ChatGPT and Dall-E are forms of Generative AI, able to create and give advice on practically anything. Every professional knowledge worker should consider using these tools or risk getting sidelined by them.
How are cybercriminals using ChatGPT? According to new research published yesterday by BlackBerry: ▪ 51% of security leaders (the majority) expect ChatGPT to be at the heart of a successful cyber-attack within the next 12 months
▪ 71% believe nation-states are likely to already be using the technology for malicious purposes against businesses and other countries
Despite its enormous potential, information security experts have raised concerns over its possible use by threat actors to launch attacks, including malware development and convincing social engineering scams.
There are also fears it will be used to spread misinformation online in a quicker and more convincing manner. For example, the survey found that security professionals believed that: ▪ AI can craft more believable and legitimate sounding phishing emails (53%)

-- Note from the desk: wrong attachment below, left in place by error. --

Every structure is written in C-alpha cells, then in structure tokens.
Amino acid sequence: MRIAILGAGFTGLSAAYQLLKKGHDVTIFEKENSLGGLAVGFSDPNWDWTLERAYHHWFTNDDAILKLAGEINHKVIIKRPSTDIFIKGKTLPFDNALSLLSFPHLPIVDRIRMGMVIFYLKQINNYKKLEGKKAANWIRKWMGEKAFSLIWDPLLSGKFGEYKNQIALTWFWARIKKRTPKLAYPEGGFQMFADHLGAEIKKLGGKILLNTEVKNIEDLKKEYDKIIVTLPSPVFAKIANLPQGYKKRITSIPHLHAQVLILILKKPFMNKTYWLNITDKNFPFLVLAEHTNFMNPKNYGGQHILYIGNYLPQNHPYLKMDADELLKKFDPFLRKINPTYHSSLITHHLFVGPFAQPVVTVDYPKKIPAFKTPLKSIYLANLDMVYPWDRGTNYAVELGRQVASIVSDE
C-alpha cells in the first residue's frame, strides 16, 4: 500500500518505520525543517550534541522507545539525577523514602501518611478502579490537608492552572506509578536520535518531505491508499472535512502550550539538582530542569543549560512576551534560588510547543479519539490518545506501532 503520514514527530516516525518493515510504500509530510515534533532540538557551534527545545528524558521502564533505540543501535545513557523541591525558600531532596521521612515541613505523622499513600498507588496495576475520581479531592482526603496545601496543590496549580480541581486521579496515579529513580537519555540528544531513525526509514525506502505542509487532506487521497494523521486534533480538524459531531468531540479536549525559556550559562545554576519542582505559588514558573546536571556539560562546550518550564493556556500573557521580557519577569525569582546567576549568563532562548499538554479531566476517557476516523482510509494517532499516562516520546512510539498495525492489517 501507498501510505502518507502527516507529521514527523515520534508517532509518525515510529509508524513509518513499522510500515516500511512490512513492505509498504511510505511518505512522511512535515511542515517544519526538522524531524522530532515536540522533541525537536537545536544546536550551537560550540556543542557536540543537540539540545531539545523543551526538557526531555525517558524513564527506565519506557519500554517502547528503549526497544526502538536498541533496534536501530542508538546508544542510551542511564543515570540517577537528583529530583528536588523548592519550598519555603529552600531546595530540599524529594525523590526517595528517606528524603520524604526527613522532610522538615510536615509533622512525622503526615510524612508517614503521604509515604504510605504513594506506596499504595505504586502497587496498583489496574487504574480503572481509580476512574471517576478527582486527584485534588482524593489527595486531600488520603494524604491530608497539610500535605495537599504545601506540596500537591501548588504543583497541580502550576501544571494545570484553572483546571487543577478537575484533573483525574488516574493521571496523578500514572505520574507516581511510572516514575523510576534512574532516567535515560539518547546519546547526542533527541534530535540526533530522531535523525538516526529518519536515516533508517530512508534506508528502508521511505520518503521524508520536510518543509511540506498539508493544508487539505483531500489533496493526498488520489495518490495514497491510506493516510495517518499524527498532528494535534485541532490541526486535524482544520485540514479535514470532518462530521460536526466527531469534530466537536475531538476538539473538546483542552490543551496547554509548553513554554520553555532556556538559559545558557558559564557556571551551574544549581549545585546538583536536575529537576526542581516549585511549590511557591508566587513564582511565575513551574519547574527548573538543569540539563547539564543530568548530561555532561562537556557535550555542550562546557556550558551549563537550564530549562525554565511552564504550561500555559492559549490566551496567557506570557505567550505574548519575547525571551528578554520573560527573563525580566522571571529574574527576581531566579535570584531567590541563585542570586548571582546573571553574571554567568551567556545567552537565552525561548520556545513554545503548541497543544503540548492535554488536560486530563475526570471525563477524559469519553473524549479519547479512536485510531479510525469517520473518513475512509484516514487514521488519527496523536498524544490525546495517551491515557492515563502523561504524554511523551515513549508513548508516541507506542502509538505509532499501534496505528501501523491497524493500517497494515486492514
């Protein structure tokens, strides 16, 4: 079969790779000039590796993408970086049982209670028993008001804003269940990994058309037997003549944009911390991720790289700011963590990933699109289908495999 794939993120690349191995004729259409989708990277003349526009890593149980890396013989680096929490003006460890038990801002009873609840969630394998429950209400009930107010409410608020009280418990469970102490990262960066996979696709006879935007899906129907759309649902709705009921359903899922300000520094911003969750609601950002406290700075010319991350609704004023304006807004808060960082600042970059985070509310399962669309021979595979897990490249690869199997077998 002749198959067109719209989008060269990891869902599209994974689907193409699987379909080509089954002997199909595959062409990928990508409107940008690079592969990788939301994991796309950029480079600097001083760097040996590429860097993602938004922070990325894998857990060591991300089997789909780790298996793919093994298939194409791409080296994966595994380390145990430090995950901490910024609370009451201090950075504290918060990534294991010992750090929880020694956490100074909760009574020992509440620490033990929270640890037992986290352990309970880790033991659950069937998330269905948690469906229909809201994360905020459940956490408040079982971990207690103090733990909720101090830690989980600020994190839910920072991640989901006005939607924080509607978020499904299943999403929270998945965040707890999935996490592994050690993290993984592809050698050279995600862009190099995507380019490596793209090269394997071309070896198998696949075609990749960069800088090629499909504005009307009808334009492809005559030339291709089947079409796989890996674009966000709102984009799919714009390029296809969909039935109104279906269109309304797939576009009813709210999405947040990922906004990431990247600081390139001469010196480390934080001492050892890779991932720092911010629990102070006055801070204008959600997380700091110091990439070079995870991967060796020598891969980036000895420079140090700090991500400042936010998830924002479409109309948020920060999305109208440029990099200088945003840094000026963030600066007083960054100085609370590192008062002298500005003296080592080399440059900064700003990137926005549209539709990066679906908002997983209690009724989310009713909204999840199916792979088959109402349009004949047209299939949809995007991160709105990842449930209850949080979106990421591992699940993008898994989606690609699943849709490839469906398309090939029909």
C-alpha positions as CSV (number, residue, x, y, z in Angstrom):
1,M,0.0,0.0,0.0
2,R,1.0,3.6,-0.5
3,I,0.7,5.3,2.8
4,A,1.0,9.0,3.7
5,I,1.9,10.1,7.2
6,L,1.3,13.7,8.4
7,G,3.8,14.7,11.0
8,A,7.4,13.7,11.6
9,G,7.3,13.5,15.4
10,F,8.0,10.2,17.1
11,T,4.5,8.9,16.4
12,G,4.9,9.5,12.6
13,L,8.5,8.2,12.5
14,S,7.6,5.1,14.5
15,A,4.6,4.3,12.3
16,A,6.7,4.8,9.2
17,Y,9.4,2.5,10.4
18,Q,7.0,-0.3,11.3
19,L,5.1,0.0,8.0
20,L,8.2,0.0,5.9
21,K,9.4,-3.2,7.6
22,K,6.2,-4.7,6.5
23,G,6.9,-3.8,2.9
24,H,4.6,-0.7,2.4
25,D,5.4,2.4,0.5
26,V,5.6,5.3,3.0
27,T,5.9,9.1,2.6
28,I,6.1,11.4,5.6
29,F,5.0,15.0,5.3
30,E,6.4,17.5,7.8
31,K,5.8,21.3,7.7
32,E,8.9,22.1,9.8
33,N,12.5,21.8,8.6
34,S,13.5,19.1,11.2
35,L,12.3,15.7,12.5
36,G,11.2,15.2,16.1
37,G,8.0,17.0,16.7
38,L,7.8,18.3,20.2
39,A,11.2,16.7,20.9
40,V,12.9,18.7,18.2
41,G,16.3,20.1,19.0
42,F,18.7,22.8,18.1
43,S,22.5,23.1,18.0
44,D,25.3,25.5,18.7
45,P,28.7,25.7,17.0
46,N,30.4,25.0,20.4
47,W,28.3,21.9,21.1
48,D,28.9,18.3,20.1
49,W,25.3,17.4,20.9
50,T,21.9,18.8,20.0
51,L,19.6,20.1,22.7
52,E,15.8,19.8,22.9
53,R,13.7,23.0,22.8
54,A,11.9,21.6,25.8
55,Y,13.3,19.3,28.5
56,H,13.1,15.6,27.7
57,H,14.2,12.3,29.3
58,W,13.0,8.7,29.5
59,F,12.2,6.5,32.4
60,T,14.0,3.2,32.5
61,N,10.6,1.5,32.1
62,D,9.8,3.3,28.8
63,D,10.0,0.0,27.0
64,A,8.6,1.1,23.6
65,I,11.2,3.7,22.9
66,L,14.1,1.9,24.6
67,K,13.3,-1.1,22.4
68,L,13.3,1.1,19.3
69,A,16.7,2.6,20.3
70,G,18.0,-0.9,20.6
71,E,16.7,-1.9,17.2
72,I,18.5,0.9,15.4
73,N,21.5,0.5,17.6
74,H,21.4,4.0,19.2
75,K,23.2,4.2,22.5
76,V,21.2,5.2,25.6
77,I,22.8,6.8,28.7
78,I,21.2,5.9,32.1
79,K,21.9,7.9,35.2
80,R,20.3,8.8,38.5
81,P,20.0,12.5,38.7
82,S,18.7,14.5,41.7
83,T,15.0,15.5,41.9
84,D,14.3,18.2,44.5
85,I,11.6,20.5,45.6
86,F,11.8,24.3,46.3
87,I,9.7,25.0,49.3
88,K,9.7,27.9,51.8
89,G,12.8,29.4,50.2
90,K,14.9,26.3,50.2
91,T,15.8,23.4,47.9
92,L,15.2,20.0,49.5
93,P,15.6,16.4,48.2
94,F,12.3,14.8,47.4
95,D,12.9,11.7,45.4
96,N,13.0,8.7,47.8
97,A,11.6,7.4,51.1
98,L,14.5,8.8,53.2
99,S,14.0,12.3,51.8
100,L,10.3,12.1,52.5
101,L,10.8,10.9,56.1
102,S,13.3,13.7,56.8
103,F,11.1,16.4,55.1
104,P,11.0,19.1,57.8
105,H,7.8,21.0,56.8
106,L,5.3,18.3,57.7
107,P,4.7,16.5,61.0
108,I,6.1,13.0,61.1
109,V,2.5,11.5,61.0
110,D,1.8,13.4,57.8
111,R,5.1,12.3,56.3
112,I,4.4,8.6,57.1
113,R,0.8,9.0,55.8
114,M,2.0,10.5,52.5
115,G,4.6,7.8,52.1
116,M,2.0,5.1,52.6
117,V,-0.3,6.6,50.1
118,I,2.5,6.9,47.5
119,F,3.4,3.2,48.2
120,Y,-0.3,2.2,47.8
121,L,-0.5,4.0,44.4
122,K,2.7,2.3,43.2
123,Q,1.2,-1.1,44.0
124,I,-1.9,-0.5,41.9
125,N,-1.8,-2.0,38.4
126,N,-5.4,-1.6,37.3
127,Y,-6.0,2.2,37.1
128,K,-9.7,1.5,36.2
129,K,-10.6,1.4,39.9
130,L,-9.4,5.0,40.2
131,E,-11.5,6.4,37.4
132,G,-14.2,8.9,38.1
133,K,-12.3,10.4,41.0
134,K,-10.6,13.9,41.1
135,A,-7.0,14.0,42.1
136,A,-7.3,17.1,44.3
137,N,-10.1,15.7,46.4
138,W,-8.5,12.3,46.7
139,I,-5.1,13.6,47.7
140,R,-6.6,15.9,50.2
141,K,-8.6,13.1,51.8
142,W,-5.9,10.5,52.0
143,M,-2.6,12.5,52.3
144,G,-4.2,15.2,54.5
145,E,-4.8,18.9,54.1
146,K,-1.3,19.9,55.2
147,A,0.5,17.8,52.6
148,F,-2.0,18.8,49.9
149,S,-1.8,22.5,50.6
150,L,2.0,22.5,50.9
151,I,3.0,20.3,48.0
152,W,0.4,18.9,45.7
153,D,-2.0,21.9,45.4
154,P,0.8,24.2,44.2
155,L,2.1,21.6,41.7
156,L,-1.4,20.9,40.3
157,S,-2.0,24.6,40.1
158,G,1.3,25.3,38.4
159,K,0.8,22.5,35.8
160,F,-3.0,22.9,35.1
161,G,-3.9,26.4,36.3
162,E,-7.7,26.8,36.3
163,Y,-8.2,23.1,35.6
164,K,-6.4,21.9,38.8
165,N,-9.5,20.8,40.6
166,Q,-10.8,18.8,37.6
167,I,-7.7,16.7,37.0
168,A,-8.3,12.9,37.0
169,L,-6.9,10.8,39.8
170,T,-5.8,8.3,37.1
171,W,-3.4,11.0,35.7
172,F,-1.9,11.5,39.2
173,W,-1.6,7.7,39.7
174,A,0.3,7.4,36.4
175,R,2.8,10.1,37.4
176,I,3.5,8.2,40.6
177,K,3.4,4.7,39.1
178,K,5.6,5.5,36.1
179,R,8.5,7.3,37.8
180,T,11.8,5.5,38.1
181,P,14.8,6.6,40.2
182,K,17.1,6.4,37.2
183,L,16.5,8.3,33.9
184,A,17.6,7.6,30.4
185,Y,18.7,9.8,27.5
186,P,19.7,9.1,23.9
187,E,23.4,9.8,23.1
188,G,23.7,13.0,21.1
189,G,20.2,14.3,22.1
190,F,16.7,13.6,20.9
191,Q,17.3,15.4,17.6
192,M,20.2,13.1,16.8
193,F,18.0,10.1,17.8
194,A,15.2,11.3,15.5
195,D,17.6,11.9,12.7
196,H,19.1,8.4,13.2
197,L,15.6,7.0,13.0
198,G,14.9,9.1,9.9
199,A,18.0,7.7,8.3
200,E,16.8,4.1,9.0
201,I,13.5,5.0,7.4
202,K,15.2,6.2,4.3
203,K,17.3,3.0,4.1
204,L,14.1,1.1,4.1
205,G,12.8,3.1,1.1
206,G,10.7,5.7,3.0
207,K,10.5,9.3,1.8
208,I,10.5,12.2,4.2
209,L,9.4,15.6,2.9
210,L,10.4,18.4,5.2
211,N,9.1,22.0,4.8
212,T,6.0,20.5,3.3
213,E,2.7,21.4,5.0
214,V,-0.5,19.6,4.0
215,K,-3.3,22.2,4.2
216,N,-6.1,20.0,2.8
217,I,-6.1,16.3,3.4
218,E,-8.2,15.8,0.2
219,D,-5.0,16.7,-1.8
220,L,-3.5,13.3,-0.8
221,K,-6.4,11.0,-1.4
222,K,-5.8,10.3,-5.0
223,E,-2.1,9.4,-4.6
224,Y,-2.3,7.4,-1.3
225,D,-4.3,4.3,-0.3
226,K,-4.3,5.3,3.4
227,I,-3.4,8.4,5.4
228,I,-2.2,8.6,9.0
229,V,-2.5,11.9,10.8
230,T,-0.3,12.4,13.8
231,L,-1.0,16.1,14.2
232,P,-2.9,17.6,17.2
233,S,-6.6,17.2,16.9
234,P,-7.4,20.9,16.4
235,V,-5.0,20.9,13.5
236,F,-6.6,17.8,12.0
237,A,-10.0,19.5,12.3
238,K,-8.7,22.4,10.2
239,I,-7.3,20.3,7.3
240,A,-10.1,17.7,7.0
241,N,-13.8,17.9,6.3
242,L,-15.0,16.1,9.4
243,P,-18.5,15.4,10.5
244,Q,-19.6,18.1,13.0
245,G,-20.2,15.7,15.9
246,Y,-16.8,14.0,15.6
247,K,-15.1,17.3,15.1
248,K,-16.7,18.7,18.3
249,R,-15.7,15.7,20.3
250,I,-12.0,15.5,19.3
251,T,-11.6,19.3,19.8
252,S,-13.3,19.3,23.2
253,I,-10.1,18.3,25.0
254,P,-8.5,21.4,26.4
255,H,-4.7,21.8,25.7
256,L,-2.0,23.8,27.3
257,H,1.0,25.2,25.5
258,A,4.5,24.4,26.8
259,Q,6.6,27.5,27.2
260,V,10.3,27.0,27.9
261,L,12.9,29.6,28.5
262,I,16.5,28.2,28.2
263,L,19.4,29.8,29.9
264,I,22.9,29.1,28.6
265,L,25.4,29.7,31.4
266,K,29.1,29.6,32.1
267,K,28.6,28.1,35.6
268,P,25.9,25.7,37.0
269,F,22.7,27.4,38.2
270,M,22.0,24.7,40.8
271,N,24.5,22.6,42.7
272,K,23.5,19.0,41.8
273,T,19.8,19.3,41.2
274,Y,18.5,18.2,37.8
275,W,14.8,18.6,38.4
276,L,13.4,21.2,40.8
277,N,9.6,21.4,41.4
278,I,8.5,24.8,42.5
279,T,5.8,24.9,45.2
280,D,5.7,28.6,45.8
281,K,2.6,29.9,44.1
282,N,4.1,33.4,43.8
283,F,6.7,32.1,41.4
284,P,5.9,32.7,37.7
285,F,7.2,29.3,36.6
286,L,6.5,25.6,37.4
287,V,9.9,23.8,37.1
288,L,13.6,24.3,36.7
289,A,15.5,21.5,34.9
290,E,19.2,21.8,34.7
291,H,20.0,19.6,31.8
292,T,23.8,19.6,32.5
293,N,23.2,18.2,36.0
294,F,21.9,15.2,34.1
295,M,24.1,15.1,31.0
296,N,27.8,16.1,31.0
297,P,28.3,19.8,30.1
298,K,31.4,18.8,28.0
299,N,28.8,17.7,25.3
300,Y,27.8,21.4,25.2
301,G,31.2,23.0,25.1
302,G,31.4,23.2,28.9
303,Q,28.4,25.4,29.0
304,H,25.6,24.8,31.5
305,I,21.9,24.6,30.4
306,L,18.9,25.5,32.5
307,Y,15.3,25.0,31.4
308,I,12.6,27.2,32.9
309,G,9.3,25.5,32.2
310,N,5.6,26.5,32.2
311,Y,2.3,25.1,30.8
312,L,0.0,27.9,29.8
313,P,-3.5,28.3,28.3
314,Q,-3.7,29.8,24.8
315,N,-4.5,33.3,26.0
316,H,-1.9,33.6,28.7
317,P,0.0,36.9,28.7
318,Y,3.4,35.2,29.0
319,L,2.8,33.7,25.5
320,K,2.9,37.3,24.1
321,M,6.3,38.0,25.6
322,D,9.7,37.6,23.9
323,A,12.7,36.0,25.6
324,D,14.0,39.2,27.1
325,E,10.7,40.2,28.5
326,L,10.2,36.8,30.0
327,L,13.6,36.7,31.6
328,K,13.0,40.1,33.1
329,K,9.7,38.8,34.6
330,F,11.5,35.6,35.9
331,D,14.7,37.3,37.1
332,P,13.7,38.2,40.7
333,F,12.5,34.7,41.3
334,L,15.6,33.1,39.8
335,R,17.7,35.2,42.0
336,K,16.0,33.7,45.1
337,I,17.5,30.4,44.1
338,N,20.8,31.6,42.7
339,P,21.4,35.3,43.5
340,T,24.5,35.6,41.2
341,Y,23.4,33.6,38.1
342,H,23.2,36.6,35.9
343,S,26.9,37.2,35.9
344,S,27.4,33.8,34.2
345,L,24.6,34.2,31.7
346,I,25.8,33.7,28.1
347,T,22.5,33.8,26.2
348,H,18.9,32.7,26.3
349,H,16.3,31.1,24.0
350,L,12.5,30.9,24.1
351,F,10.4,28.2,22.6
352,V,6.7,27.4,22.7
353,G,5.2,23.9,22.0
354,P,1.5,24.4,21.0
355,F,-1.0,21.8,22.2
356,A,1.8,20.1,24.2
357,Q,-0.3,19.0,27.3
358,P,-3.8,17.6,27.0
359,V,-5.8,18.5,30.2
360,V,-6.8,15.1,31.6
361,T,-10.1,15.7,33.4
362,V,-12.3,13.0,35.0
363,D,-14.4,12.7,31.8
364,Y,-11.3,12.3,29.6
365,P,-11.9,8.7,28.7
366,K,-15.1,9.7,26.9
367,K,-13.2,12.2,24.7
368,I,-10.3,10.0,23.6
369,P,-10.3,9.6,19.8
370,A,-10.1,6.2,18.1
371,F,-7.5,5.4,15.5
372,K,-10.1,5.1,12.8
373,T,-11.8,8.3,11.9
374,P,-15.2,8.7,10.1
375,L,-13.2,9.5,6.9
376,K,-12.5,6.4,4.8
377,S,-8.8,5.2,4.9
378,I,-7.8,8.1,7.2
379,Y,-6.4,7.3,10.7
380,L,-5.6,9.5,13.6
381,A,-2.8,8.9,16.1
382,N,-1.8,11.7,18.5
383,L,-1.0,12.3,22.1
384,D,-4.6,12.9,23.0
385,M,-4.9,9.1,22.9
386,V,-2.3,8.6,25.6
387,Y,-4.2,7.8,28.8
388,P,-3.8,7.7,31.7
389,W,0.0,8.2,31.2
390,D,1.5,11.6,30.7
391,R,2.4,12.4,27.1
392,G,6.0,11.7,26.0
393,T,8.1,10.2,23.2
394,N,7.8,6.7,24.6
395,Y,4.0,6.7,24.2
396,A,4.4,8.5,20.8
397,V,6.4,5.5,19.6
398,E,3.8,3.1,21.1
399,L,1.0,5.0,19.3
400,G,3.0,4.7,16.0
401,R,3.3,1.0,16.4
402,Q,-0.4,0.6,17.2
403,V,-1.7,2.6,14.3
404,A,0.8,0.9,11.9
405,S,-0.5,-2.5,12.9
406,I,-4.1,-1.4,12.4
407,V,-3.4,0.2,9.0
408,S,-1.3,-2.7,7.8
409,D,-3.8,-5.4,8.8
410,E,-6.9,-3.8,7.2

▪ Less experienced cyber-criminals can use AI to improve their technical knowledge and develop more specialized skills (49%)
▪ Is able to spread misinformation faster than humans (49%) The Takeaway While the study acknowledged ChatGPT’s capabilities to be used for ‘good,’ 74% viewed it as a potential cybersecurity threat. 82% of IT decision makers plan to invest in AI-driven cybersecurity in the next two years with almost half (48%) planning to invest before the end of 2023. Sidenote: our Total Security service already includes AI driven protection I recommend using common sense when reading online blogs, social media posts, or convincing emails. If it sounds just too good, it was likely made by a robot. Be especially vigilant over the next 12 months as methods of detecting AI generated content have yet to make it to market. And by the way, no AI was used in the writing of this email! Stay safe out there. -A